‘Despicable Me 4’ Surpasses July 4 Box Office Gross with $122.6 Million

Gru and the Minions set off fireworks at the box office as America celebrated its birthday. “Despicable Me 4,” the latest chapter in Universal and Illumination’s long-running franchise about a recovering supervillain who trades world domination for family life, dominated the competition, earning $122.6 million in its first five days of release and $75 million over the three-day weekend. The film opened Wednesday, allowing it to take full advantage of the Fourth of July holiday.

But the appeal of “Despicable Me” transcends borders. Internationally, the film earned $106.9 million from 52 markets, bringing its global gross to $229.5 million. Even better, “Despicable Me 4” has a relatively frugal production budget of $100 million, which should make it highly profitable for the companies behind it, not to mention all the Minions merchandise they’ll be selling. By comparison, films from Pixar and Illumination’s chief rival, Disney, routinely cost $200 million to make.

One of those Disney and Pixar productions, “Inside Out 2,” remained a box office hit, raking in $30 million for a second-place finish. The animated sequel about the emotional life of a teenage girl is the biggest hit of the summer, grossing $533.8 million in the U.S. and $1.2 billion worldwide (it passed “Minions” to become the fifth-highest-grossing animated release in history). Paramount’s “A Quiet Place: Day One,” which is aimed at older audiences, earned $21 million over the weekend for a third-place finish, bringing the horror prequel’s domestic gross to a sterling $94.4 million.

Box office analysts believe the movie industry is rebounding after a terrible start to the summer, which saw well-reviewed films like “The Fall Guy” and “Furiosa” flop and ticket sales plunge nearly 28 percent. Things are changing now, with new installments in franchises like “Despicable Me,” “Inside Out,” “A Quiet Place” and “Bad Boys” closing the gap — revenue is now down 17 percent.

“What a difference a few heavyweights can make,” said Paul Dergarabedian, senior media analyst at ComScore. “They’ve really made a difference and you can feel the momentum building.”

That’s good news for other major studio releases like “Deadpool & Wolverine” and “Twisters,” which hit theaters this month.

Also premiering on Independence Day, A24’s “MaXXXine,” a horror thriller about a starlet set in 1980s Hollywood, debuted with $6.7 million for fourth place, while Angel Studios’ “Sound of Hope: The Story of Possum Trot,” a faith-based drama about the members of a rural church and the foster children they help, earned $3.2 million over the weekend to bring its domestic total to $6.8 million. Utah-based Angel Studios scored an outsized hit with last summer’s “Sound of Freedom,” which was aimed at a Christian audience and premiered on July 4, 2023, before grossing more than $250 million. Given its modest start, don’t expect “Sound of Hope” to come close to that kind of success. “MaXXXine” also suffered from a more muted start, opening slightly below projections, allowing the film to debut with just over $8 million. The film’s audience consisted largely of men between the ages of 18 and 34, and “MaXXXine” was strongest in coastal cities like New York and Los Angeles, as well as in Austin, Texas, where Alamo Drafthouse, a movie theater chain that caters to cinephiles, was overrepresented.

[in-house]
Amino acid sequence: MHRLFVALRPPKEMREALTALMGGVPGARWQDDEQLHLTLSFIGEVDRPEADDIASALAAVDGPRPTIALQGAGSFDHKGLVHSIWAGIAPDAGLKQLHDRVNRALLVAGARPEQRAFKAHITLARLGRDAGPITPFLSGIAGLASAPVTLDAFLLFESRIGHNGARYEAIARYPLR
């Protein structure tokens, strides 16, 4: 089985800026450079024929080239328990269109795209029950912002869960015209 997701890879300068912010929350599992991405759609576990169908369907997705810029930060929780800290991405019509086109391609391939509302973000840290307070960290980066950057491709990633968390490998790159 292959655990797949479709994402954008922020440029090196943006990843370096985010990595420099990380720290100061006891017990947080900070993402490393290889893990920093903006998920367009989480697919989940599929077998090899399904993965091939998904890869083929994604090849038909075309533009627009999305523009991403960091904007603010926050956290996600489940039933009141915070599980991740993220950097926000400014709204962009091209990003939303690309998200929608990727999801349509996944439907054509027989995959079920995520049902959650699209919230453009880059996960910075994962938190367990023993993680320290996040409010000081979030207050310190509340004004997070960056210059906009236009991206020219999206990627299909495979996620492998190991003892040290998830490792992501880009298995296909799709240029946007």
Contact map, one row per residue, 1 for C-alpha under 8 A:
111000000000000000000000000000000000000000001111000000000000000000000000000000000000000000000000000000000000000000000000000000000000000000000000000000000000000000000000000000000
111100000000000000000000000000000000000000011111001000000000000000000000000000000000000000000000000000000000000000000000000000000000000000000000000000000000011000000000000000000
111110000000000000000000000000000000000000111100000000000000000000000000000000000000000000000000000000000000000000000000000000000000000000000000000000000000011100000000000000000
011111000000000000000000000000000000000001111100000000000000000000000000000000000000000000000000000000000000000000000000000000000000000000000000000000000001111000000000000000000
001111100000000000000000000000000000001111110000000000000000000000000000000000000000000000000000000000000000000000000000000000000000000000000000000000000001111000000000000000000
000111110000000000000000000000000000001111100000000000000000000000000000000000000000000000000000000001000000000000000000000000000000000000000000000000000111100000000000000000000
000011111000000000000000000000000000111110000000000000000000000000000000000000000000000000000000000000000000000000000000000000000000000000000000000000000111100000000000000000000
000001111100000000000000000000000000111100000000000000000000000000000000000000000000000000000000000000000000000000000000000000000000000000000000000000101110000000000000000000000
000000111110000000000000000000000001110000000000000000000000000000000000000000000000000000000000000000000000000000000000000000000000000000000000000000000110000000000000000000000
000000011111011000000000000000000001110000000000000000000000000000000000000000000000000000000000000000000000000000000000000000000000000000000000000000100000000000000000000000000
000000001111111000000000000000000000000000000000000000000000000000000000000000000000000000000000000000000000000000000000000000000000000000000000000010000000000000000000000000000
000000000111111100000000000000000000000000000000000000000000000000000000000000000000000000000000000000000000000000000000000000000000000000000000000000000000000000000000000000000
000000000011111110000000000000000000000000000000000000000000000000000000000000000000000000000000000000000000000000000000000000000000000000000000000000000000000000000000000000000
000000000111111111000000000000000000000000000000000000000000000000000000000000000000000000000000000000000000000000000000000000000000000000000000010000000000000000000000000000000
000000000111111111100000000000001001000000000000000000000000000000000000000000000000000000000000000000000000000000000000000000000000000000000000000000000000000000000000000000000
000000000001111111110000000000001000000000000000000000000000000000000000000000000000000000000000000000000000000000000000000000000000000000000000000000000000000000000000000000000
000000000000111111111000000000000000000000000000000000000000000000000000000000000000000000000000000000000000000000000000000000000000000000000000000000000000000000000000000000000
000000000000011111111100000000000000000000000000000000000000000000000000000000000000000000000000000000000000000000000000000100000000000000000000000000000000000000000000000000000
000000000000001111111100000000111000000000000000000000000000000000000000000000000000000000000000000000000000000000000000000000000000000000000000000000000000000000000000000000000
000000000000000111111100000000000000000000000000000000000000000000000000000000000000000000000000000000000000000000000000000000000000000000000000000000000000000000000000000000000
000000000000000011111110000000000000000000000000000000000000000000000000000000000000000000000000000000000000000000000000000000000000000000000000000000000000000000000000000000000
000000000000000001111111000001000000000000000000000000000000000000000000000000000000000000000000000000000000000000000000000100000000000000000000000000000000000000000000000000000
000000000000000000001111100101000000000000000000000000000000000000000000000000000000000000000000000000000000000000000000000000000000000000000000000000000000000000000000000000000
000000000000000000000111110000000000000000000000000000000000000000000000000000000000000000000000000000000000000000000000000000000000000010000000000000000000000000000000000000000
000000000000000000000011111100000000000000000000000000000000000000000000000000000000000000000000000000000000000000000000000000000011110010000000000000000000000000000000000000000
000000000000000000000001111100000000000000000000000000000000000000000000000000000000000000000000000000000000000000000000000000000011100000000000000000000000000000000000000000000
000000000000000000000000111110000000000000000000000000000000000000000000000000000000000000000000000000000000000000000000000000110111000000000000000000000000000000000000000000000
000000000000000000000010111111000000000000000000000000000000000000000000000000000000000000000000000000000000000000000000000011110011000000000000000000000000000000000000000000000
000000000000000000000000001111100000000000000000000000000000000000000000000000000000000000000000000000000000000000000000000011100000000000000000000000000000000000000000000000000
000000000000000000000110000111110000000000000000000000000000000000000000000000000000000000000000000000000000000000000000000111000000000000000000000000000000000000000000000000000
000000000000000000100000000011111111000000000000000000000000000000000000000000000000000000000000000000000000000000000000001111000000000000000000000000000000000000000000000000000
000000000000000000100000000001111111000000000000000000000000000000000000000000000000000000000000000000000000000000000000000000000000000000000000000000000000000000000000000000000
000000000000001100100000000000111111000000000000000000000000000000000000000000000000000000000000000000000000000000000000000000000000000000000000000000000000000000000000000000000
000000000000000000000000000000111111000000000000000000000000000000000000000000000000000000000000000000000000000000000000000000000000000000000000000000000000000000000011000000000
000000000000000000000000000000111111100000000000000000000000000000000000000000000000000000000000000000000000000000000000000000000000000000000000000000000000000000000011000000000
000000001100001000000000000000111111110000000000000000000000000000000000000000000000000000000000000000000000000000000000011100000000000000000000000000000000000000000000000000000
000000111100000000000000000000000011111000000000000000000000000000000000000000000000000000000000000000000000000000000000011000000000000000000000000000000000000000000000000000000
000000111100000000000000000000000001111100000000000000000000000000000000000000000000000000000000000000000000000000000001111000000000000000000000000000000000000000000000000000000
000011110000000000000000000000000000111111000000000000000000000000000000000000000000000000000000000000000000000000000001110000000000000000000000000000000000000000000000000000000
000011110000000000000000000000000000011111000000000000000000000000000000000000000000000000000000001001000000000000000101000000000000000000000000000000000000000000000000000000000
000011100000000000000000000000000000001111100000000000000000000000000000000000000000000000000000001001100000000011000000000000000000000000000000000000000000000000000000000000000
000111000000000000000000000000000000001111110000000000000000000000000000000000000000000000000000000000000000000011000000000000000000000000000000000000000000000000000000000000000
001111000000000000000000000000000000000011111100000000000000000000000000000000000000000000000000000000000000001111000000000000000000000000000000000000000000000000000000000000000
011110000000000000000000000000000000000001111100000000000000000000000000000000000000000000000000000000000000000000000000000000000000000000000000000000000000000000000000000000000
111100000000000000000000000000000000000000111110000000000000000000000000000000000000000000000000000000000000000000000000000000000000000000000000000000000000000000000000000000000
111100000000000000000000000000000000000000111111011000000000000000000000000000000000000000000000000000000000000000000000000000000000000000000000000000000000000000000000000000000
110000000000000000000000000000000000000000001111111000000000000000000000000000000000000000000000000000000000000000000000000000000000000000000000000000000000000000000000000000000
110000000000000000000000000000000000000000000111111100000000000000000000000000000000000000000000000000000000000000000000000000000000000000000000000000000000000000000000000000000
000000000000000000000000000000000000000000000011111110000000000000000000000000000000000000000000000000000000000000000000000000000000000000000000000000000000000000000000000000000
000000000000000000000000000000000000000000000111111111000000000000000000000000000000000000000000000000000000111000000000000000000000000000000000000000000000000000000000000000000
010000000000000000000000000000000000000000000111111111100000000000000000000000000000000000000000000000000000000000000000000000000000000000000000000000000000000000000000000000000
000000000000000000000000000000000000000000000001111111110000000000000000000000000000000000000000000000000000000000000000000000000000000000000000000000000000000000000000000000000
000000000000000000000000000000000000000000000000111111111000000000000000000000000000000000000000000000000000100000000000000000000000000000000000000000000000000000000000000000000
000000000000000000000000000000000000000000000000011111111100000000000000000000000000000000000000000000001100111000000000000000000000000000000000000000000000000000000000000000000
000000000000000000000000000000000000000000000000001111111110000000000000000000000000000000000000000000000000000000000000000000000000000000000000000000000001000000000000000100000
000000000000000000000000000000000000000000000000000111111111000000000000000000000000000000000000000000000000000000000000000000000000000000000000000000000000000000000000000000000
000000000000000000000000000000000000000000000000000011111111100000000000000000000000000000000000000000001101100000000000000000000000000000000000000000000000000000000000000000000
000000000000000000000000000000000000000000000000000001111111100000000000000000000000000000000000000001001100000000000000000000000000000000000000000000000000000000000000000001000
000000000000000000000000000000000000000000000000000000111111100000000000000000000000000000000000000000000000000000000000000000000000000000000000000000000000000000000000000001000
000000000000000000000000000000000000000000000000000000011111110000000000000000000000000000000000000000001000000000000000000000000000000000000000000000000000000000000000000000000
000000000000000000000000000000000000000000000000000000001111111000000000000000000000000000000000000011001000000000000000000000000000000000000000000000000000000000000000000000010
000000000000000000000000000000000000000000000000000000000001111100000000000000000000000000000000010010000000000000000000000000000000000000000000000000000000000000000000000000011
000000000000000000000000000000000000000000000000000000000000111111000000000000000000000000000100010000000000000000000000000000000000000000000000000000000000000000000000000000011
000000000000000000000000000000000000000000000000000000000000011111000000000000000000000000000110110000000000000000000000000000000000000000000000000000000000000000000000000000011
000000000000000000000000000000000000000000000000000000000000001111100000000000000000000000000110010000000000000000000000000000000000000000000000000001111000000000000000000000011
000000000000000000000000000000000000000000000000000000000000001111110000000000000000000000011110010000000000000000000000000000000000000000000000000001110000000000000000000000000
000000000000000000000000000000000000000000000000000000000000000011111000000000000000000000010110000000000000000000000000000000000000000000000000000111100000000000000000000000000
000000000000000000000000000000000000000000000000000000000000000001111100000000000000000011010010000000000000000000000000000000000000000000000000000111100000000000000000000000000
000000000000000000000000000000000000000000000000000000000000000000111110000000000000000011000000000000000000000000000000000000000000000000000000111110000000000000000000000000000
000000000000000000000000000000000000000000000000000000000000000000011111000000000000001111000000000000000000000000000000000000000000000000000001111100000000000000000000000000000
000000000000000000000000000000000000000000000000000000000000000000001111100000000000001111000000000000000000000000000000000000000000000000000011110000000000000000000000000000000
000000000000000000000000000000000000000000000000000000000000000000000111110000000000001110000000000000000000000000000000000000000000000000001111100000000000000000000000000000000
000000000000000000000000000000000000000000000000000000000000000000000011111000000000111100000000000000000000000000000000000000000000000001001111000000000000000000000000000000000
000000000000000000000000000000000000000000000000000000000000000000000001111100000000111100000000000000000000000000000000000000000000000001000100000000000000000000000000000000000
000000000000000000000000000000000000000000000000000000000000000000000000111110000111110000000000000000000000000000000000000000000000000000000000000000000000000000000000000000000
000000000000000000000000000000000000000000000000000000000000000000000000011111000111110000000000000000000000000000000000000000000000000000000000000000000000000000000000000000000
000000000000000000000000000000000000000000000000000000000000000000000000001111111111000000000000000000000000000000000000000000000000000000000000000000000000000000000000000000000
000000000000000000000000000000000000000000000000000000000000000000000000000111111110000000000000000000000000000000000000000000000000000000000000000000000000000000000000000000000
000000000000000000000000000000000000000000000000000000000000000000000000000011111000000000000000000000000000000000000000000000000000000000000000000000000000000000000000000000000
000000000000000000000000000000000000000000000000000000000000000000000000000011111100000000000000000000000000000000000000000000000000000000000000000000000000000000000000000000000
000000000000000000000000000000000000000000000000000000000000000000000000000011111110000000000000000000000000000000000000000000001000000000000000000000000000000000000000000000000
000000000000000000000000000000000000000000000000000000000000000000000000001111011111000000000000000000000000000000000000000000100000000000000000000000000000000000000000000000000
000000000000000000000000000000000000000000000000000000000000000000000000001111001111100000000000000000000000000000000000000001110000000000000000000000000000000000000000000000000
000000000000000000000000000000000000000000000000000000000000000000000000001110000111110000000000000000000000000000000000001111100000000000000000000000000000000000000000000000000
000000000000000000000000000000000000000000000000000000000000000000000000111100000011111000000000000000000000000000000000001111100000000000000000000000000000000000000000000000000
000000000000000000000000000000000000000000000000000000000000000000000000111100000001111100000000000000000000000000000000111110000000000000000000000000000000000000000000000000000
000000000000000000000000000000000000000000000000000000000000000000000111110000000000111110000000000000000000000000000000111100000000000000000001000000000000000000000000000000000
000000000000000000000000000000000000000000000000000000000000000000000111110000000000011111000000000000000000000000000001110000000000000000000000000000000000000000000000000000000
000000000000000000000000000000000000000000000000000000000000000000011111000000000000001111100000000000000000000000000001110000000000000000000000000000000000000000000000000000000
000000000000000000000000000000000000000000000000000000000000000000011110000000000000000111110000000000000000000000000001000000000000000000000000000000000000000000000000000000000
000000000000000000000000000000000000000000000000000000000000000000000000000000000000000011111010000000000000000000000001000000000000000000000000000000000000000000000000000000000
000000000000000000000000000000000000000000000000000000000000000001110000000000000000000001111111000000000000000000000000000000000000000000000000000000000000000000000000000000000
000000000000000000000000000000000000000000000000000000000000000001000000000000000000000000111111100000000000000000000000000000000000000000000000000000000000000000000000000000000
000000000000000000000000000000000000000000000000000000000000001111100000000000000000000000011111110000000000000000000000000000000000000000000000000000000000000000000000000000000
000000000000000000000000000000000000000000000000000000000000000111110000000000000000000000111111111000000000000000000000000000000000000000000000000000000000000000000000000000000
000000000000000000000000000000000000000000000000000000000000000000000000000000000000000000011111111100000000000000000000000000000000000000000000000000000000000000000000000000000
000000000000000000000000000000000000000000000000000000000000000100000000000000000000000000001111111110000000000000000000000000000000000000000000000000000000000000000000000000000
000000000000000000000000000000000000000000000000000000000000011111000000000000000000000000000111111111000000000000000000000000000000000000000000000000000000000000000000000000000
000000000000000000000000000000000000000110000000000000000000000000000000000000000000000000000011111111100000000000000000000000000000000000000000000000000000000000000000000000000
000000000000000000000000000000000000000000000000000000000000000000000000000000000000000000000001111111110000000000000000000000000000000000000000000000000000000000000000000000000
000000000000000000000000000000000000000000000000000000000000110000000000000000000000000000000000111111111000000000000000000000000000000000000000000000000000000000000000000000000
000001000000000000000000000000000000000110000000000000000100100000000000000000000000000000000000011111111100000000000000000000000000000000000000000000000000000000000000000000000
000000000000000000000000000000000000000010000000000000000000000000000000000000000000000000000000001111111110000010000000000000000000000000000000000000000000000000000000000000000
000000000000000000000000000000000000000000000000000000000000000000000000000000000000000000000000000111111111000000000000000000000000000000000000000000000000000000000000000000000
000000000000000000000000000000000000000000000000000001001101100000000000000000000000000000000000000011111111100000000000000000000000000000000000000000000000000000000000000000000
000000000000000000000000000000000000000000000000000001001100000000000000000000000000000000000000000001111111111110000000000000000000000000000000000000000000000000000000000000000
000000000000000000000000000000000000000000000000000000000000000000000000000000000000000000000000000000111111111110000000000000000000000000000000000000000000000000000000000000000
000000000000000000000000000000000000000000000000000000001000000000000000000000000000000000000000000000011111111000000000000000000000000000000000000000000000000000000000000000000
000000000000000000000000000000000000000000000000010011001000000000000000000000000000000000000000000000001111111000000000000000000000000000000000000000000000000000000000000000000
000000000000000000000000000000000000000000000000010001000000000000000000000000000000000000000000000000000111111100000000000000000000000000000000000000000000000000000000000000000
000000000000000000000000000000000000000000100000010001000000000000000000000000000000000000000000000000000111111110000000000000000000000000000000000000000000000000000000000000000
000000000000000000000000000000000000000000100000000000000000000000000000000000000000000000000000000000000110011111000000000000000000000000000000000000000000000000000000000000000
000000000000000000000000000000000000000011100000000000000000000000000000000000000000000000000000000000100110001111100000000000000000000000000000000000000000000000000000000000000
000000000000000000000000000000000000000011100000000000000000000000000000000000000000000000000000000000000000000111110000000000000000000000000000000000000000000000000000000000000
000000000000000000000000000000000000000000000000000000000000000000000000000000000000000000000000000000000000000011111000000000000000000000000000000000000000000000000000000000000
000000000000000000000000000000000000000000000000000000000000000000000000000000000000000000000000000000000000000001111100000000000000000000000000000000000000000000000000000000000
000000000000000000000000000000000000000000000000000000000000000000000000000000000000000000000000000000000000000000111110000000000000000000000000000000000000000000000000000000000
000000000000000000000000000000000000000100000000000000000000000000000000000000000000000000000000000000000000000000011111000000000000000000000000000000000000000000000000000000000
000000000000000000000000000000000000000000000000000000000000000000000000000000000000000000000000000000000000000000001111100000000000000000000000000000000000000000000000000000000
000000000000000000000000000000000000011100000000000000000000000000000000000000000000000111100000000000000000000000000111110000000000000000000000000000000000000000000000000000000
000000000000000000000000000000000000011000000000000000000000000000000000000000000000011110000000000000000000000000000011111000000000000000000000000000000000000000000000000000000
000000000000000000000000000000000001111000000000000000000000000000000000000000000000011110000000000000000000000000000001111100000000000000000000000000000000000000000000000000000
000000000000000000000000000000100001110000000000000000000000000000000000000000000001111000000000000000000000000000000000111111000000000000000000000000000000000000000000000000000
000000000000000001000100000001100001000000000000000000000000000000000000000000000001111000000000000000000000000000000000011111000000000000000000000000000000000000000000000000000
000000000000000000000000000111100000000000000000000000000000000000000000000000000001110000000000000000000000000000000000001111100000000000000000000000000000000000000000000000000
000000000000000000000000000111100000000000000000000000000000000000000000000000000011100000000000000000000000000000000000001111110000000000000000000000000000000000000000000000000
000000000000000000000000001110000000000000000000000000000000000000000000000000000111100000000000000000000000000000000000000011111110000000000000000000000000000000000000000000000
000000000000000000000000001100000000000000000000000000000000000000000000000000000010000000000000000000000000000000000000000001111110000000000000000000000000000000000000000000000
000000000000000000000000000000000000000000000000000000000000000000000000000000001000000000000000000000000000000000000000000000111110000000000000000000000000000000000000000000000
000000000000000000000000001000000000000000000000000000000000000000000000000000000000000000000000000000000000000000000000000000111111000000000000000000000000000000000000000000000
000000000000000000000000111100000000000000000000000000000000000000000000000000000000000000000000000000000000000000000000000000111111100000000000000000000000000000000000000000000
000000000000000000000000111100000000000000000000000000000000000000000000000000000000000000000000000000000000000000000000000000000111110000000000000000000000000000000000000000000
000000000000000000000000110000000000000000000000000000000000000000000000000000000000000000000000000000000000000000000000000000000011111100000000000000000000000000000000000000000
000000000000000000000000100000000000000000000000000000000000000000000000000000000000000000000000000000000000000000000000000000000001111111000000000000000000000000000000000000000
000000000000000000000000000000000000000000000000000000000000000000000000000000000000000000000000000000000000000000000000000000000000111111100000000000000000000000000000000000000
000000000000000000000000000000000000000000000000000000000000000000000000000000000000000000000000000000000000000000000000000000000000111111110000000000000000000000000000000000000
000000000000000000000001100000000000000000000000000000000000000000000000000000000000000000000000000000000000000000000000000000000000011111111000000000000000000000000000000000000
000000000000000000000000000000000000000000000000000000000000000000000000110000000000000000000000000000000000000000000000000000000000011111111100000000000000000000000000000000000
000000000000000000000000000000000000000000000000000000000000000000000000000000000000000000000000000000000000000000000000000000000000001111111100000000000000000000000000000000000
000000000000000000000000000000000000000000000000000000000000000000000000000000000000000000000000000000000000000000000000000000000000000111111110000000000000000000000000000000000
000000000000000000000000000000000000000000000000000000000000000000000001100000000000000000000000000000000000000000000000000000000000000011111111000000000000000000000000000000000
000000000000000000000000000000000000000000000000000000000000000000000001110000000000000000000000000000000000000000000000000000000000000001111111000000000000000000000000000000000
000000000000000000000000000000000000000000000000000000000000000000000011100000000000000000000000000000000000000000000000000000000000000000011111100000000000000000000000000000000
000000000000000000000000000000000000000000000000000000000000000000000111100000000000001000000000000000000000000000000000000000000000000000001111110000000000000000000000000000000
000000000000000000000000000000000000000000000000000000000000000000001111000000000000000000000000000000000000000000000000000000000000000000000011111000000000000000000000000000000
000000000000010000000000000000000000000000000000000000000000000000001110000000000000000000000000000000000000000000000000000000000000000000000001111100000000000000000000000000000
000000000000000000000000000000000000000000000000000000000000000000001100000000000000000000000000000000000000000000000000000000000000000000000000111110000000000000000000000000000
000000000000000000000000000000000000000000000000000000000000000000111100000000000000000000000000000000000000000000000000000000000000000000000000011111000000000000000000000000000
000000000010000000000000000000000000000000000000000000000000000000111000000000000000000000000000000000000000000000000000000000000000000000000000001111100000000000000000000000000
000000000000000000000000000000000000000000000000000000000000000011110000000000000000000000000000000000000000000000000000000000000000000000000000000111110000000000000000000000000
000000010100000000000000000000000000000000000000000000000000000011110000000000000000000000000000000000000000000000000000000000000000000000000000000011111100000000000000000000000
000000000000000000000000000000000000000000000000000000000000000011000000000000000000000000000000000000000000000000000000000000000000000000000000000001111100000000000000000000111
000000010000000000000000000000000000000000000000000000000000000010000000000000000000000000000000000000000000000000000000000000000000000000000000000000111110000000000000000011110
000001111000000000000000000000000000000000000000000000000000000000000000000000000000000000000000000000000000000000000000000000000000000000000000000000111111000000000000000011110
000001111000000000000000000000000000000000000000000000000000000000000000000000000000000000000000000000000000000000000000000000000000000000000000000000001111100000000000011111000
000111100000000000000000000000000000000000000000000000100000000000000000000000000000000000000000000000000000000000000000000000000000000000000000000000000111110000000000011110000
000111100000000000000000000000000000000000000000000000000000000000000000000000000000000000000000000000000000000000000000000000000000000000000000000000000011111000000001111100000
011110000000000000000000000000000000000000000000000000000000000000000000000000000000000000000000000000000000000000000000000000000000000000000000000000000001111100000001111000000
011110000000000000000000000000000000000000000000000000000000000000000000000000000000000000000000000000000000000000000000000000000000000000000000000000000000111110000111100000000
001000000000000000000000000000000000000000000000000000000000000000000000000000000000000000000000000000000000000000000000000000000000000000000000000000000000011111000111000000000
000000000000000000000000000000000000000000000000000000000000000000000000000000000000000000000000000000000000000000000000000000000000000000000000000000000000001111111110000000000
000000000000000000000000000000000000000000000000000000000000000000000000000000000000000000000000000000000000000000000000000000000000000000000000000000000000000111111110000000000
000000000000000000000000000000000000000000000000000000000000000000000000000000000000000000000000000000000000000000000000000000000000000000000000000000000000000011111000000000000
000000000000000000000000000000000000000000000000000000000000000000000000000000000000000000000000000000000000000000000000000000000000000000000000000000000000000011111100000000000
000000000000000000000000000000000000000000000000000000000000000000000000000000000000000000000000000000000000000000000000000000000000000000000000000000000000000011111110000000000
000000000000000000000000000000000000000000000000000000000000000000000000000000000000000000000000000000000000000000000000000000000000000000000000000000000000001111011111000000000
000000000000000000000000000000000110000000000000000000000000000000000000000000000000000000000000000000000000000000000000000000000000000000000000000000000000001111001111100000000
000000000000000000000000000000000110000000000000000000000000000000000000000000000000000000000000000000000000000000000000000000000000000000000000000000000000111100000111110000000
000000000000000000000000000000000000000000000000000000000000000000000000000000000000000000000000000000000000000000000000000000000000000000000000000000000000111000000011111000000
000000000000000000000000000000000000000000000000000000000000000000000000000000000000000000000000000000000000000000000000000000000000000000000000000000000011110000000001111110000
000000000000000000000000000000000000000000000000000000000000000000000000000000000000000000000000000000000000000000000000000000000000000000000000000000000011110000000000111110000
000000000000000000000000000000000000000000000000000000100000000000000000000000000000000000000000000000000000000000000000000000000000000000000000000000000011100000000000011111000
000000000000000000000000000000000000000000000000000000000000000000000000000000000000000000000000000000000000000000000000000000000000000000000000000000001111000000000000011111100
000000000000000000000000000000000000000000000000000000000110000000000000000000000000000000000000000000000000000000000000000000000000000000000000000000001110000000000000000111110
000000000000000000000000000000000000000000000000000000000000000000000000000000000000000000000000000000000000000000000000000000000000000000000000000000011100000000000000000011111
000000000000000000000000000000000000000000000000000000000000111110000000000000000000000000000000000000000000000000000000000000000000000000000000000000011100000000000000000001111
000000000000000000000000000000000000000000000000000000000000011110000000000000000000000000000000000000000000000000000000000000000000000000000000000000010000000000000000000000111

Sony’s “Bad Boys: Ride or Die,” the latest Will Smith and Martin Lawrence exercise in pranks, pyrotechnics and vehicular destruction, rounded out the top five. The film earned $6.5 million, bringing its domestic total to $177.4 million.

Meanwhile, Kevin Costner’s expensive western “Horizon: An American Saga — Chapter 1” appears ready to sail off into the sunset with little baggage. The film, a $100 million passion project that Costner mortgaged his land to make, earned $5.5 million over the weekend, bringing its domestic total to a disastrous $22.2 million. A second installment in what was once intended to be a four-film series is scheduled to open in August. Costner is in the process of producing a third chapter, but after audiences shunned the first, questions remain about the commercial viability of his labor of love.

That’s not the case with “Despicable Me,” which has shown remarkable staying power, spawning multiple sequels and spinoffs since the first film premiered in 2010. Each of those films has premiered in first place, and the series has become virtually synonymous with the Fourth of July, with nearly every installment debuting during that time period.

“It’s a great debut for a franchise that has had many entries,” said Jim Orr, Universal’s head of distribution. “People all over the world love Gru and the Minions and find them clever, adorable and hysterically funny.”

The success of “Despicable Me 4” continues a hot streak for Illumination, which has scored hits like “The Secret Life of Pets,” “Sing” and “The Super Mario Bros. Movie” and has become one of the most trusted brands in movies. Orr praised the company and its founder Chris Meledandri for “having their finger on the pulse of what audiences want.”

The latest “Despicable Me” adventure brings back Steve Carell as Gru and introduces new co-stars in Will Ferrell (as a French villain named Maxime Le Mal) and Sofia Vergara (who plays Maxime’s partner in love and crime). But it’s the Minions, the lovable, anarchic, gibberish-spouting creatures who have captured the hearts of children and have become the Illumination mascot in the process. When asked if there might be more “Despicable Me” films and spinoffs in the future, Orr was adamant. “Absolutely,” he said. “Especially after a debut like this.”

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